Taran Killam On Why He’s Leaving ‘Saturday Night Live’

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Taran Killam, who has been a cast member on Saturday Night Live for the past six seasons, will not be returning to the show for its upcoming 42nd season. As Killam explains below, he found out recently that his contract wasn’t renewed. Killam is currently directing a movie starring Arnold Schwarzenegger, Why We’re Killing Gunther, and has other projects in the works. Both of these projects had to be approved by SNL and, in the end, for whatever reason, the decision was to part ways.

When speaking with Killam, he was noticeably disappointed, because it’s obvious how much SNL – a show he’s been a huge part of since 2010 – still means to him and this is all still very recent news. (But, again, he’s directing a Schwarzenegger movie, so I think he’s going to find plenty to keep himself busy.) Ahead, Killam explains what happened, looks back at some of his favorite moments on SNL, and looks ahead to releasing a new Arnold Schwarzenegger comedy.

I was very surprised when I first heard this news.

I enjoyed being on the show. I was there for six years. I have not been anywhere in my life for six years. I don’t know that the end of something that you’ve committed that much time and energy to is ever going to feel “great.” And I think that just bodes well in both directions. Not feeling great leaving means that you were where you were supposed to be. And not feeling great leaving also means you didn’t overstay your welcome. You know what I mean? Like, “Oh, thank God I’m done with that,” and there was time wasted, you know? It doesn’t feel like that.

So, what happened?

I don’t know fully. I don’t know the other side of it. You sign for seven years, so I had one more year. I had sort of had it in my head I would make this upcoming year my last year, but then heard they weren’t going to pick up my contract. I was never given a reason why, really. I can assume until the cows come home. But I do know I’m directing this movie [Why We’re Killing Gunther with Arnold Schwarzenegger] and I’ll have two months of post-production that would have bled into the SNL production schedule, so we kind of communicated that.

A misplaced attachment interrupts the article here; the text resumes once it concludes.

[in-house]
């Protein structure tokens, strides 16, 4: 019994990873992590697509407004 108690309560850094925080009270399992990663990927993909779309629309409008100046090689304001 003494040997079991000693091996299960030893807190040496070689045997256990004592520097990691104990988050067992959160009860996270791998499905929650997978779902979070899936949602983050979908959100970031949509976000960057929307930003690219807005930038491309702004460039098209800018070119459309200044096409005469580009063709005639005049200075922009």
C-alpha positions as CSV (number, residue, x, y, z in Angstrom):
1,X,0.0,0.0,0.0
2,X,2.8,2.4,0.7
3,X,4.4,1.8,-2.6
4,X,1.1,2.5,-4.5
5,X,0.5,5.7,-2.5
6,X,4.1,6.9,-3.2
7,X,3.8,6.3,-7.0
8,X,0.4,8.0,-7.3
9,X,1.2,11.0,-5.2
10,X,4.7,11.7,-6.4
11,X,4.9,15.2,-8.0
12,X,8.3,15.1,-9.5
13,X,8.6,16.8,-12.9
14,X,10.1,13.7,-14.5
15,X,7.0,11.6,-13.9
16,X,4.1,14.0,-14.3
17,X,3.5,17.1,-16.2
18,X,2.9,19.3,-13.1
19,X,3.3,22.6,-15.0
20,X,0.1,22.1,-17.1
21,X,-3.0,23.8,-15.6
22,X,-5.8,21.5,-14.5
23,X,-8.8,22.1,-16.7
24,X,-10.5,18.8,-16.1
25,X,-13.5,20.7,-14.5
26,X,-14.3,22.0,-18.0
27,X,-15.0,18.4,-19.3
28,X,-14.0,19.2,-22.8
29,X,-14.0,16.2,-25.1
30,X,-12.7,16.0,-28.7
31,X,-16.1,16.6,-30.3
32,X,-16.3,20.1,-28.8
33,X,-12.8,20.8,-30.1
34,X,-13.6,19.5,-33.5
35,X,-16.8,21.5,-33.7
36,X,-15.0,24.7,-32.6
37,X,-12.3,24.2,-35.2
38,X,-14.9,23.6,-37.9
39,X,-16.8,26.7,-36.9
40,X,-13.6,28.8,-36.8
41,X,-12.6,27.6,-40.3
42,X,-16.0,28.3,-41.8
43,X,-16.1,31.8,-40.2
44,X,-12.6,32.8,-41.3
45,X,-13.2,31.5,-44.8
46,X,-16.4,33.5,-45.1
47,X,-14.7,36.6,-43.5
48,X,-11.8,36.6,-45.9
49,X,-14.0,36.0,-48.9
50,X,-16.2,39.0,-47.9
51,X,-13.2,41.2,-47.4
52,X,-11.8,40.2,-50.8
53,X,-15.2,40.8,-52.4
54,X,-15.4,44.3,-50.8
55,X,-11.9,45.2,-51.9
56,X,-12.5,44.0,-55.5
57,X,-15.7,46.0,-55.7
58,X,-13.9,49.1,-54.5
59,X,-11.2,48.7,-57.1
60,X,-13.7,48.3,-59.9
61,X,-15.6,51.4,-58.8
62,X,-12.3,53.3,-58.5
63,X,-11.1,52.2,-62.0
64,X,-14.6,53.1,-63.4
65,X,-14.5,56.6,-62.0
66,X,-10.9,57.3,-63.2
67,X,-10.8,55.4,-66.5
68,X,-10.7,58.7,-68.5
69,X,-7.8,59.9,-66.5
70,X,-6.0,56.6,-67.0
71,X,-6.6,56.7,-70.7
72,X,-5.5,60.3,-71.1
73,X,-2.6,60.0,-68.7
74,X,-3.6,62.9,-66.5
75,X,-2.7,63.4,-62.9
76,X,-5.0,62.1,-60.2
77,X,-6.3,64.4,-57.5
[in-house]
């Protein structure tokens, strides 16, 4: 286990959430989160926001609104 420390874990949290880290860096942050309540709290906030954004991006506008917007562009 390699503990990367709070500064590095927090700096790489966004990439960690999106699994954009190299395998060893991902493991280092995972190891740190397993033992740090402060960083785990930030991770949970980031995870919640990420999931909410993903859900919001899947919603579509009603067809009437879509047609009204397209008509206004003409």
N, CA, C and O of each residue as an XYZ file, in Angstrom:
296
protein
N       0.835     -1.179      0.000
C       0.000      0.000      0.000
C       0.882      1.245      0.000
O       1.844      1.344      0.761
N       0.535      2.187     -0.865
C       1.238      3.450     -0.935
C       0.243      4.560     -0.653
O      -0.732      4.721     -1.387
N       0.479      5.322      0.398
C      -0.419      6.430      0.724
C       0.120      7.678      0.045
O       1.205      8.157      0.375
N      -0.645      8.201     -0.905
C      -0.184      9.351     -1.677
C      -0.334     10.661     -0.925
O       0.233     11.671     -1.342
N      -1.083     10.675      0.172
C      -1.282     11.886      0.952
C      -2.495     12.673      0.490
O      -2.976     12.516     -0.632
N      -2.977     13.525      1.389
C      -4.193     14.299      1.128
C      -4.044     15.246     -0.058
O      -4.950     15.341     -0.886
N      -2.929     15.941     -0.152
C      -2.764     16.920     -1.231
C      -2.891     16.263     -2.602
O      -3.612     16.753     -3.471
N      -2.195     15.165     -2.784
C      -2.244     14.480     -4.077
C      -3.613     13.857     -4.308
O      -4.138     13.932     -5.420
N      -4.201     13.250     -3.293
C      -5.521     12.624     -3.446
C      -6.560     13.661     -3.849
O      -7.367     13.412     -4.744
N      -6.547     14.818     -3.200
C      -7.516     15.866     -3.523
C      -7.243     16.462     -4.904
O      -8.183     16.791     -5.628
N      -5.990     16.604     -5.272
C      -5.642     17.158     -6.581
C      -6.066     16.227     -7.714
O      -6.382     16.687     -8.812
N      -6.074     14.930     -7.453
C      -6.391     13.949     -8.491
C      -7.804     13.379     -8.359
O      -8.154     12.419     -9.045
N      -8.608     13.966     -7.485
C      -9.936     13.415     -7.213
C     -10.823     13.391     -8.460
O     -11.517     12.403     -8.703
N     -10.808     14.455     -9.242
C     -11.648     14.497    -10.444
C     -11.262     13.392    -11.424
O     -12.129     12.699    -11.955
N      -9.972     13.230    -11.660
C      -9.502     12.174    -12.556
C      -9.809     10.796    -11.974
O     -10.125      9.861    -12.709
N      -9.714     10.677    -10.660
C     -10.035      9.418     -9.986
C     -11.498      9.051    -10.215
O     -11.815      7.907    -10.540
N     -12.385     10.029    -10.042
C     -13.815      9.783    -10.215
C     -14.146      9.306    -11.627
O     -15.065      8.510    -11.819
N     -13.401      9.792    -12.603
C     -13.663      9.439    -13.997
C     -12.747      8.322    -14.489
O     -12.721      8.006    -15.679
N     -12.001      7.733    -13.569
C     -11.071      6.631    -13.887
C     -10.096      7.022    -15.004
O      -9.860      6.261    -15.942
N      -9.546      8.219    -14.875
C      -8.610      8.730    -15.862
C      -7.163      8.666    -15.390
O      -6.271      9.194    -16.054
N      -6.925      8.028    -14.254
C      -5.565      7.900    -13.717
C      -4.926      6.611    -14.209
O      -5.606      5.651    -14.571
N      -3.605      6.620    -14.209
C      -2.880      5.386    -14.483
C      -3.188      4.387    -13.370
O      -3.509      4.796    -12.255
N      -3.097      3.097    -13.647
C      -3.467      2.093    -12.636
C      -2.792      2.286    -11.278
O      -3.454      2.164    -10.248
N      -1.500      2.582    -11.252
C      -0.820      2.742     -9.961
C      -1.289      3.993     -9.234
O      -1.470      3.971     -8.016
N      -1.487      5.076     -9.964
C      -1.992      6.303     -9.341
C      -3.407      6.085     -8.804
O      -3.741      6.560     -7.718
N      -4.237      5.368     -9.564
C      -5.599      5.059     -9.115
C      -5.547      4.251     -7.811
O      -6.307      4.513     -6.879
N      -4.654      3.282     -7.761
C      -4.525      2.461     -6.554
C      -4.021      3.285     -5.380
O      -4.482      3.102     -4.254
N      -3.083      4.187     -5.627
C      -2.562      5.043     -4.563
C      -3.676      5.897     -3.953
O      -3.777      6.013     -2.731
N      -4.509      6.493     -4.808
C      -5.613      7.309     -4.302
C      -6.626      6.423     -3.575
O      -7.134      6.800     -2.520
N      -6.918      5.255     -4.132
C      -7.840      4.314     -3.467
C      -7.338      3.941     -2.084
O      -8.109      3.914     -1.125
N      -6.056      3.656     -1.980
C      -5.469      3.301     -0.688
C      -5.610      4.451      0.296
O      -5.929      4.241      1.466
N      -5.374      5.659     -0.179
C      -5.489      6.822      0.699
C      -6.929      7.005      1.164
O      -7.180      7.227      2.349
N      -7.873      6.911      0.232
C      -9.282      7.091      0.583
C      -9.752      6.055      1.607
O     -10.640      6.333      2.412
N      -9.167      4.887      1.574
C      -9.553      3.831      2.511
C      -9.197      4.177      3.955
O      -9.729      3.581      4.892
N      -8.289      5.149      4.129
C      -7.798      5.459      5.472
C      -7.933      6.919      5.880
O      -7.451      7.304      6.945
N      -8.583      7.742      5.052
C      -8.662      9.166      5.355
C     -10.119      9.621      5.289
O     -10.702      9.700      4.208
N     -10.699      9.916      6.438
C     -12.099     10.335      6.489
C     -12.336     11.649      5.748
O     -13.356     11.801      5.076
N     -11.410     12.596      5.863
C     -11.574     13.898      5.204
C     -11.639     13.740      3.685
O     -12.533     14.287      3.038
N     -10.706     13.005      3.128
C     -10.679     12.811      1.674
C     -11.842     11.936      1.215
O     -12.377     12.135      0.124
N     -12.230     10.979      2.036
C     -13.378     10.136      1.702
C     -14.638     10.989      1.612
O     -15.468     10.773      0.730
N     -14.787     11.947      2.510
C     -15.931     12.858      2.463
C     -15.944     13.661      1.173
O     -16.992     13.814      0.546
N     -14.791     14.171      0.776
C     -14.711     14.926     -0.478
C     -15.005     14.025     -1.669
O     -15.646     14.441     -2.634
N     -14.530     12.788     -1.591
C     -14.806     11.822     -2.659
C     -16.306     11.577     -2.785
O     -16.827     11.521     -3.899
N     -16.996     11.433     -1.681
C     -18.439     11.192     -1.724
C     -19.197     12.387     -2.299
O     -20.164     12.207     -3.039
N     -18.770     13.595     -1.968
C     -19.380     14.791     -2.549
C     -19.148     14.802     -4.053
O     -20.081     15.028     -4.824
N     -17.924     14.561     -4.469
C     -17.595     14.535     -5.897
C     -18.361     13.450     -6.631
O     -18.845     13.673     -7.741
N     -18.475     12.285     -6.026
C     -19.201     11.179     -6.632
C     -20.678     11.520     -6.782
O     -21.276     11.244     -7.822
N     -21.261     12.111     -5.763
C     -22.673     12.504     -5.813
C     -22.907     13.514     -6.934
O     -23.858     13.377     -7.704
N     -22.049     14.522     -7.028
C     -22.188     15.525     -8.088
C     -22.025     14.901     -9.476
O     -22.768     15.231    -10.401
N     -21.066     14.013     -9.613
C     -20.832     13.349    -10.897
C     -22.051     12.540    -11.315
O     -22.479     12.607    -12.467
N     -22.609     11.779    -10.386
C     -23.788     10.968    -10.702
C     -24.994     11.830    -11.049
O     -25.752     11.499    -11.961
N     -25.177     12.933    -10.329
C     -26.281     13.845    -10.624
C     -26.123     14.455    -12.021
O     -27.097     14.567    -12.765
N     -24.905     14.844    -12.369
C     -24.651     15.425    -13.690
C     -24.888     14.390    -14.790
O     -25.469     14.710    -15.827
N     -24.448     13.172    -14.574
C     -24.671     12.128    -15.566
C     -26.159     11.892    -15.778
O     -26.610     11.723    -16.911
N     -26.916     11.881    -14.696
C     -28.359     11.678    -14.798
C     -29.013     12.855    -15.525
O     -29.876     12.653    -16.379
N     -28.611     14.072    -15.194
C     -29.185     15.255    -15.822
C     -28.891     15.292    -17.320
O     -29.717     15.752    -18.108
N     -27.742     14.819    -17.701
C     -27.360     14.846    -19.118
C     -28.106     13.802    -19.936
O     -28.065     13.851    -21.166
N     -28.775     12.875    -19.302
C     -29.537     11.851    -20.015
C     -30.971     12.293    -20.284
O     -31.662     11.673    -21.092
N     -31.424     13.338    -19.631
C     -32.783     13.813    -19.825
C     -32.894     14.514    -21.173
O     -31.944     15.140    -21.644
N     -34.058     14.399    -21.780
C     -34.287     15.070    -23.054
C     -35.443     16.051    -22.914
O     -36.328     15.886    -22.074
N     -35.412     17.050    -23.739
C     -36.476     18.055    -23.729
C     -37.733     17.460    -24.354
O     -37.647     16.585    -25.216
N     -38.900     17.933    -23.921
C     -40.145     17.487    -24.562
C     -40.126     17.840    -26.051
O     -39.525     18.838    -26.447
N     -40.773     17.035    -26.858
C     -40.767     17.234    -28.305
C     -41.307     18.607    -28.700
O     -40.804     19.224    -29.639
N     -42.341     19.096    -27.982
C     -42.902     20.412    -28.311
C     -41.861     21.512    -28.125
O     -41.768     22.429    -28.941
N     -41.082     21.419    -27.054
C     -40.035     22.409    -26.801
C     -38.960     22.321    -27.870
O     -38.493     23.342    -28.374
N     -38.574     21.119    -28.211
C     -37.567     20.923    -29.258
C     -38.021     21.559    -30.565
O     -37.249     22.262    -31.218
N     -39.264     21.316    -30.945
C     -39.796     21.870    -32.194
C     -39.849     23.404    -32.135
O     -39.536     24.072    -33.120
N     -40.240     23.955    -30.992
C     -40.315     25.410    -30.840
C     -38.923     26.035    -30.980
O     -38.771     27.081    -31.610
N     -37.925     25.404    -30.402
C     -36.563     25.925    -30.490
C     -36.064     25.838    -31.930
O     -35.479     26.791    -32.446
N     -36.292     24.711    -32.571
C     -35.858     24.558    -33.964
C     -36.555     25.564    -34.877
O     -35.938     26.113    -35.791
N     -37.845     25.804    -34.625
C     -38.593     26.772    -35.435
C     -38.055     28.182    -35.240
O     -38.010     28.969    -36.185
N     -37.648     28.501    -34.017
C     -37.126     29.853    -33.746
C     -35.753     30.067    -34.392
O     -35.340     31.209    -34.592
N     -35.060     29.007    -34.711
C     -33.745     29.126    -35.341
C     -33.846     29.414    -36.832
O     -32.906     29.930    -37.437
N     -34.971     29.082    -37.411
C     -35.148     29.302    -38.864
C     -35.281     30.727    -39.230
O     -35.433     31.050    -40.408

I honestly don’t know what happened on the other side, but I do know we had expressed I have work on this film and in bonding this picture, that has to get cleared with SNL. And then [another offer] came up. I wasn’t going to have to take any time off to do it, but it was a thing that they would have had to okay.

Correct me if I’m wrong, but SNL doesn’t always like that when there are other things going on during the season.

I don’t know. I’ve seen it both ways, you know what I mean? That’s sort of the tough thing to know, even being behind the curtain at that show. Sometimes people are allowed to miss days out of the week to go film movies and sometimes you’re not allowed to do a guest spot. There’s no one right way or one wrong way and there’s really no rule book. But my feeling about it is I got my dream job. I set out to be on SNL and I got to do that and I did very well. And I love and adore and will forever have close ties and tight bonds with the brilliant, smartest, funniest people I’ve ever met in my life. So, I have no gripes at all. I am so, so, so lucky to have been given the time I’ve been given.